you'll finally do whatever
you want to do—just
because you can. You'll
wear the same clothes
and eat with your hands
and work on poems all
morning, then take naps
in the middle of every
afternoon. You'll never
have to talk to anyone
you truly get along with.
At night, you won't
go out—you'll just lurk
around, or lounge;
you'll loaf on the couch.
You could smoke
indoors if you wanted
to—but you don't.
You'll get to watch the shows
you want, then throw-
out your television
the moment you suspect
that you've begun
to outgrow it. In fact,
you'll throw out most
of your furniture
while you're at it—
and your books
and your dishes
and your coats
and your shoes
and those old pictures
and most of the food
in your refrigerator—since
no one you love is coming
home expecting dinner.
Not ever again, as far
as you can guess. So it's
burgers again. Hell—it's
burgers for breakfast.
Nobody's perfect. This is
so much simpler.

Saturday, August 31, 2019


It's probably
true, the soul
likes its strictness—yes,

it actually desires
its tightness
and its rigor.

it longs to be stiff,
wants to stick
to the classics—it insists

on complete
silence in the library,
on reading (by candlelight)

canonical literature
mistrustfully and critically,
on going straight

to the Sanskrit
or ramming Derrida hard-
as-it-can at Saussure.

However—the soul
is also smooth,

and invisible. As such,
it must also crave

to be mistaken,
to feel stupid—and often

to get taken
for the proverbial
ride and even get

called a little son
of a bitch, now and then,
by courtroom men in

tailored suits or brimstone-
eyed priests
in identical robes.

It has no mother, either,
so it must be used to
being overlooked

by heroic
women in white
coats or blue uniforms

who routinely check
the body, not for a soul
at all, but just

for a pulse,
for a heartbeat,
for a certain rhythm

that resembles—
which perfectly
rigid military

march, what turgid
German symphonic
masterpiece, exactly?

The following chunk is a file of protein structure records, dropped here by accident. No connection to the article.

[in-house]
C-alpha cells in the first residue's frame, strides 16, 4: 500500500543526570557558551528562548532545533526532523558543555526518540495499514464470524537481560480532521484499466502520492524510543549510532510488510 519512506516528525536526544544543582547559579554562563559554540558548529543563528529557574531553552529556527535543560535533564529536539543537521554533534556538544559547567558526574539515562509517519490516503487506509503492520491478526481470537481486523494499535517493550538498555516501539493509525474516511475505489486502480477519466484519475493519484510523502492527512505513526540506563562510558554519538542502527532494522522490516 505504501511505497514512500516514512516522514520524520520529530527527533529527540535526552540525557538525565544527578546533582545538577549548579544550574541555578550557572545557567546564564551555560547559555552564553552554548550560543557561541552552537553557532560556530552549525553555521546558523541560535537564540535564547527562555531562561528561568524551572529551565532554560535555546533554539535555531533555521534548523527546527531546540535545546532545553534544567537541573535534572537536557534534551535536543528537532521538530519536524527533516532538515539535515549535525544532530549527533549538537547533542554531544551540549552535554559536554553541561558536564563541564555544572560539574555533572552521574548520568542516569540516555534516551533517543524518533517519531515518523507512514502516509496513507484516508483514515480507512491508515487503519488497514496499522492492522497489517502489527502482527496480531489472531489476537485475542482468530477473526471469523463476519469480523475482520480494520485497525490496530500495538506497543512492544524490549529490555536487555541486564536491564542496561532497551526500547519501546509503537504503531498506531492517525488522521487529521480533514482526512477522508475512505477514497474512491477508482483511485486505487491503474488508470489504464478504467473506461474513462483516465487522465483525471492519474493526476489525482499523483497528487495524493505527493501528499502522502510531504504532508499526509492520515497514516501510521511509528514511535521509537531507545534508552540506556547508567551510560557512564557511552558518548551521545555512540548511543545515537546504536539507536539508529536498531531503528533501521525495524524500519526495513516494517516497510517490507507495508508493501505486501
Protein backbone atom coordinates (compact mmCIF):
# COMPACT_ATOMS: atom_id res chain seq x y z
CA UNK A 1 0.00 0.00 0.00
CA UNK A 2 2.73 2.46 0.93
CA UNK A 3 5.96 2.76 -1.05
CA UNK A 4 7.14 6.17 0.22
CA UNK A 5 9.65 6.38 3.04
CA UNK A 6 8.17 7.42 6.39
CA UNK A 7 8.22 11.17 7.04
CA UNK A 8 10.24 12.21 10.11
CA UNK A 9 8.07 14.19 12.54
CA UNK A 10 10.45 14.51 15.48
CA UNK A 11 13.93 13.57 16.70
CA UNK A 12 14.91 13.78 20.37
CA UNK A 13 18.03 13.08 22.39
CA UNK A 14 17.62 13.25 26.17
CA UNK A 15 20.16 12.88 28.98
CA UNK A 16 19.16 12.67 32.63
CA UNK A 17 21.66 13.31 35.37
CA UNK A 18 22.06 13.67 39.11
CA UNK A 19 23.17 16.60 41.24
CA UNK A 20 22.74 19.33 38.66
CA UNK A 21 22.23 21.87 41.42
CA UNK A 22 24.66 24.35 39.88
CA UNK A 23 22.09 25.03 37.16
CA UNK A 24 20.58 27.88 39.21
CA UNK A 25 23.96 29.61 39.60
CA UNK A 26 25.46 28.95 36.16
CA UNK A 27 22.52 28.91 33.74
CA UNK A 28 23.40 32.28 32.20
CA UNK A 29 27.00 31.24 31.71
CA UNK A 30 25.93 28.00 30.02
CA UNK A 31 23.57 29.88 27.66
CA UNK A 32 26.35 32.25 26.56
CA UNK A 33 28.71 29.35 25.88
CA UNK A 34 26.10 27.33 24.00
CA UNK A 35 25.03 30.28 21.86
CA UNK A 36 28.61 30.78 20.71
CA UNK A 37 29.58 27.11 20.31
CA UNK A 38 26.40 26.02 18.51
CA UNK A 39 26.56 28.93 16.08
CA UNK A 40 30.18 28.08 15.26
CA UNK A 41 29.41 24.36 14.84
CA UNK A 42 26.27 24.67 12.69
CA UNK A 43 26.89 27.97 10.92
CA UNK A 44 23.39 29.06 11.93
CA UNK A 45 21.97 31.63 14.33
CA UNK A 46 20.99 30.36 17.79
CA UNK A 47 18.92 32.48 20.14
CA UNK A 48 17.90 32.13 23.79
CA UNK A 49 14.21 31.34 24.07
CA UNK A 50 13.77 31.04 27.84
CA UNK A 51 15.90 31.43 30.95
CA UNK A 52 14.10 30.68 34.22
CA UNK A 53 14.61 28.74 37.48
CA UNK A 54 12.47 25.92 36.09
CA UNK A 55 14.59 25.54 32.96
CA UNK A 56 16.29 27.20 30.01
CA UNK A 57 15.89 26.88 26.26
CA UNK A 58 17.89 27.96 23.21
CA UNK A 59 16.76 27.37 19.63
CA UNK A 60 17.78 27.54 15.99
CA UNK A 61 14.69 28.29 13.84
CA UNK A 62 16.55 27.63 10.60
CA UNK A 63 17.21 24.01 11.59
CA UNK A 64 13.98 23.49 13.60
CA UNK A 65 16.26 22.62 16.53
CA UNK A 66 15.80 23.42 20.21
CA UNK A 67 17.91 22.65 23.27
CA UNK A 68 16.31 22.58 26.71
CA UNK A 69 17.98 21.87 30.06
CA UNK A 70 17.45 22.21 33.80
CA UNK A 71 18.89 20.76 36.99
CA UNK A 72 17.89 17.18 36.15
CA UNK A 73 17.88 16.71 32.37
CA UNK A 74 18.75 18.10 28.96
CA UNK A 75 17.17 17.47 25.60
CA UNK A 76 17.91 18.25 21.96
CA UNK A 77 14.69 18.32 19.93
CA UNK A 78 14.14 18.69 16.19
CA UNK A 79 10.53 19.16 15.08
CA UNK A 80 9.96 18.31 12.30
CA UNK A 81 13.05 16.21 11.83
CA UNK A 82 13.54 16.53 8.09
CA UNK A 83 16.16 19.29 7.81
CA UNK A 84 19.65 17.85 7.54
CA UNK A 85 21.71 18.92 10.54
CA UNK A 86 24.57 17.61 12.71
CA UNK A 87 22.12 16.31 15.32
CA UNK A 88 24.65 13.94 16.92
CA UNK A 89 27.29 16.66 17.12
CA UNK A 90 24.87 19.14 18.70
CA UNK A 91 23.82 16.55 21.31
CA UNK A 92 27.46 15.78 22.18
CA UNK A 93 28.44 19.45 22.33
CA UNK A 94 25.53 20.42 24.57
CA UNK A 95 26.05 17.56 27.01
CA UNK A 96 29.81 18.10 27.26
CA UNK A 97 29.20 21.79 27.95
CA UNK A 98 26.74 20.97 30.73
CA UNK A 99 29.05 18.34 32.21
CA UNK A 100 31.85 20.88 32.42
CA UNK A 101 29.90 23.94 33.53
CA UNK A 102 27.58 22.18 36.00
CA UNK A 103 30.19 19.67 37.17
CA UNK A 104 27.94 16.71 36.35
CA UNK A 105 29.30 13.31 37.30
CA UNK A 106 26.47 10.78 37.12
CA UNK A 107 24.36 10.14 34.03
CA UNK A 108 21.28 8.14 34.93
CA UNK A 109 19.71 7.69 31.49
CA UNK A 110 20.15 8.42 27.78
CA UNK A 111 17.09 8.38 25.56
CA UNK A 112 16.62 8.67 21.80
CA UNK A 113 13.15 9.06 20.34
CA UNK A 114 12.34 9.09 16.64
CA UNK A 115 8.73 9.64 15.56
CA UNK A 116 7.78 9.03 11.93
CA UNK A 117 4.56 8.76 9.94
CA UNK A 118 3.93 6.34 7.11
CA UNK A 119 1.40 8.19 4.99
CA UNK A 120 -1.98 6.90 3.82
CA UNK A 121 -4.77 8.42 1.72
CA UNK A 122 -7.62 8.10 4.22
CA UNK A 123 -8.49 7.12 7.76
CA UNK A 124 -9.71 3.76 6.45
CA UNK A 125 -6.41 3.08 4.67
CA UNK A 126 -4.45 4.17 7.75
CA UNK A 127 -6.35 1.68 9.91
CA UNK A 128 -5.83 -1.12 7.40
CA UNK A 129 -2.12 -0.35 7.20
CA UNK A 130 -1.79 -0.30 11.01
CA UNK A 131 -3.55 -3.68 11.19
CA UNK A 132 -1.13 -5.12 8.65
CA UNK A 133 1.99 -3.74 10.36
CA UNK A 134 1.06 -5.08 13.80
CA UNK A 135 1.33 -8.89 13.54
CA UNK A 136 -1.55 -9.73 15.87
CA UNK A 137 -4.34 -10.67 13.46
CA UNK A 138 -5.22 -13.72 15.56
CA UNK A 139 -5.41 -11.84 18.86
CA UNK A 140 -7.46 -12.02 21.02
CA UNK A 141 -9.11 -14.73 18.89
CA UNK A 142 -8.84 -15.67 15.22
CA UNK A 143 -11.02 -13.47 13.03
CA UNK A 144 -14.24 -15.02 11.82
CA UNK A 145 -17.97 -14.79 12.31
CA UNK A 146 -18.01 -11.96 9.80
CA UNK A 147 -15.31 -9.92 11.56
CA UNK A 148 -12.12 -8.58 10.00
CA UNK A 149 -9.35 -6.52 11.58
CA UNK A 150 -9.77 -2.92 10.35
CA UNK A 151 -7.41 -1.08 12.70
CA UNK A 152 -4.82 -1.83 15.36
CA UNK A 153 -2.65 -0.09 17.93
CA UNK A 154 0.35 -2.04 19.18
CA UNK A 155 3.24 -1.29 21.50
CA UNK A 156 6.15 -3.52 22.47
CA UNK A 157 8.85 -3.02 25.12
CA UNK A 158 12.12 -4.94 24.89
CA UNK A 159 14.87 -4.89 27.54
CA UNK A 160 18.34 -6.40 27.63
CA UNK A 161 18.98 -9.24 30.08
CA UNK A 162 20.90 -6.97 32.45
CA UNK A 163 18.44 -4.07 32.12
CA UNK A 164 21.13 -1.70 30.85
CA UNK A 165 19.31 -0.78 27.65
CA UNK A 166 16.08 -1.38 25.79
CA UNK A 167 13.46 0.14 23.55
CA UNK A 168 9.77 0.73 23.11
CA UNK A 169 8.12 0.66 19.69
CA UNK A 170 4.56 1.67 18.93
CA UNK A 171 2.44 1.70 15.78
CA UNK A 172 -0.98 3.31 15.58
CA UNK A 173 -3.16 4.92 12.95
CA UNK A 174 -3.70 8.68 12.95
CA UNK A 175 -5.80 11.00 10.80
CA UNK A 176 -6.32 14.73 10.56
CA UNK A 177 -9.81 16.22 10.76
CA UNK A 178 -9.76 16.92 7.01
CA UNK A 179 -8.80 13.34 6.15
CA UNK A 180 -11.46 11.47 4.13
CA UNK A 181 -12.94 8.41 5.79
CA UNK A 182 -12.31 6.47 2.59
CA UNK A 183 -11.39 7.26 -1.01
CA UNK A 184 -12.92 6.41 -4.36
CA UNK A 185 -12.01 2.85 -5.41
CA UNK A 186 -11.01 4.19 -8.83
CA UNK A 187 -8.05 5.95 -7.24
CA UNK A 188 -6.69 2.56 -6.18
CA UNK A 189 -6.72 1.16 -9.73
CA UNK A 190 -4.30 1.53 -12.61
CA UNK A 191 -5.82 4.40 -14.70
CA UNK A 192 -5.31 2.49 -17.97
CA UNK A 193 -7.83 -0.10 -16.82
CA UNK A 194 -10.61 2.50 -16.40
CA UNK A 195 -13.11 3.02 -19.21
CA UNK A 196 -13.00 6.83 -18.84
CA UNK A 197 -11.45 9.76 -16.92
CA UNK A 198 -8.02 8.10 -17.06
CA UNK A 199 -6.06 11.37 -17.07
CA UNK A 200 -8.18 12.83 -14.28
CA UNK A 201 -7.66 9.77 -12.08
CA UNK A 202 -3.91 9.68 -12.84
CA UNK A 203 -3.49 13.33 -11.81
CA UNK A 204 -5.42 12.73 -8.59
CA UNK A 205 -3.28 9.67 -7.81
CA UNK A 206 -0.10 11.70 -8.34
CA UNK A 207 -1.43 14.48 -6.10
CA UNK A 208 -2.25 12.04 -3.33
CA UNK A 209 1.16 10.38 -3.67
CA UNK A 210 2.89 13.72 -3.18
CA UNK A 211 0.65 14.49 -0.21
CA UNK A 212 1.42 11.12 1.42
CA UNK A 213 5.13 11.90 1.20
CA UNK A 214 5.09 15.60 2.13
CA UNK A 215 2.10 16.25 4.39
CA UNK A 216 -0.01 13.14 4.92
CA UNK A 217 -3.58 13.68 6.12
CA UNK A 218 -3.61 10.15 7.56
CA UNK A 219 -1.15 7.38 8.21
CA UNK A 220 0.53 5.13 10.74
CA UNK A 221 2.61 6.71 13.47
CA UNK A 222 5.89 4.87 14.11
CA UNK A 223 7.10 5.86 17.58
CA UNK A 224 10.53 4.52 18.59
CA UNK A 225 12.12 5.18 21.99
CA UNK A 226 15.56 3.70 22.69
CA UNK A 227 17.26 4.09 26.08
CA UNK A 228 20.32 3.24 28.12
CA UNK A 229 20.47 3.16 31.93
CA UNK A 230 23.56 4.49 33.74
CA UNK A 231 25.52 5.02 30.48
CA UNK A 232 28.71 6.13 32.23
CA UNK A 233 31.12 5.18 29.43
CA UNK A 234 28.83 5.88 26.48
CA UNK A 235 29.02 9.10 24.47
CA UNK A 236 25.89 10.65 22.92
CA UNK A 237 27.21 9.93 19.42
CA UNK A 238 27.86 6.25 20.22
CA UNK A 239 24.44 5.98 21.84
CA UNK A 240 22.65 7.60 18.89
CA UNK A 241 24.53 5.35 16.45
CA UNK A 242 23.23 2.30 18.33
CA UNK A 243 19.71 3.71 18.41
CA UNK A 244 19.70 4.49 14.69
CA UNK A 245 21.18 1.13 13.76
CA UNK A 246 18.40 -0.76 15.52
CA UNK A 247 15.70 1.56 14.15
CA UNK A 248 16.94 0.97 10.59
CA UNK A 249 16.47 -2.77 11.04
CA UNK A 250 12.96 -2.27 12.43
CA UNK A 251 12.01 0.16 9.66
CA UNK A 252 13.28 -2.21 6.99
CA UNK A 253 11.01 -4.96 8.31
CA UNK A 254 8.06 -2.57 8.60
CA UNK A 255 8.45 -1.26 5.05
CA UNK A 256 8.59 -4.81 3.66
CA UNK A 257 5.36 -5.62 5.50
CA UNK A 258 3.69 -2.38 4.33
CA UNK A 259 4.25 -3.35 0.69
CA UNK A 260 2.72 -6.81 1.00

Friday, August 30, 2019


The thing about living
on planet Earth is

the Sun
always seeming
from this perspective, to rise

of its own volition—
each morning
glory petal uncurling

the same way its
light arcs and turns dreamy

through the green glass
which is strewn
around everywhere:

Rolling Rock, maybe
San Pellegrino—

domesticated German, wild
Latinate words combining,

disposable shells
of desperation
and sensibility,

all these trivial
husks of hard money—

all divorced, but
each kissed into glimmering
in the same decisive way;

coerced to cohere—
to mingle
in this loamy alley

like Rothkos
in their gallery.

Thursday, August 29, 2019


Don't worry—the little awkward
silences you encounter
are nothing at all

like the cracks
in a load-bearing wall.

And—though they thread
and filament through the fabric
of your prefab interactions
and artless attempts at cooperation,

conspicuous as the spider
veins on the legs of your grandmother

or the capillaries
inside your eyes every night
when you stare for too long
at the bathroom mirror—these pauses

are not empty gaps.

is much sturdier, much
stronger than that.

Think of the rebar
under miles of concrete
keeping the road you must one day take

to the hospital from falling
into complete disrepair;
think of the mortar

which holds tight to the bricks
of all the mausoleums out there
built to contain the remains

of each bygone day—
which, like it
or not, we are tirelessly building,

every minute,
every second—stone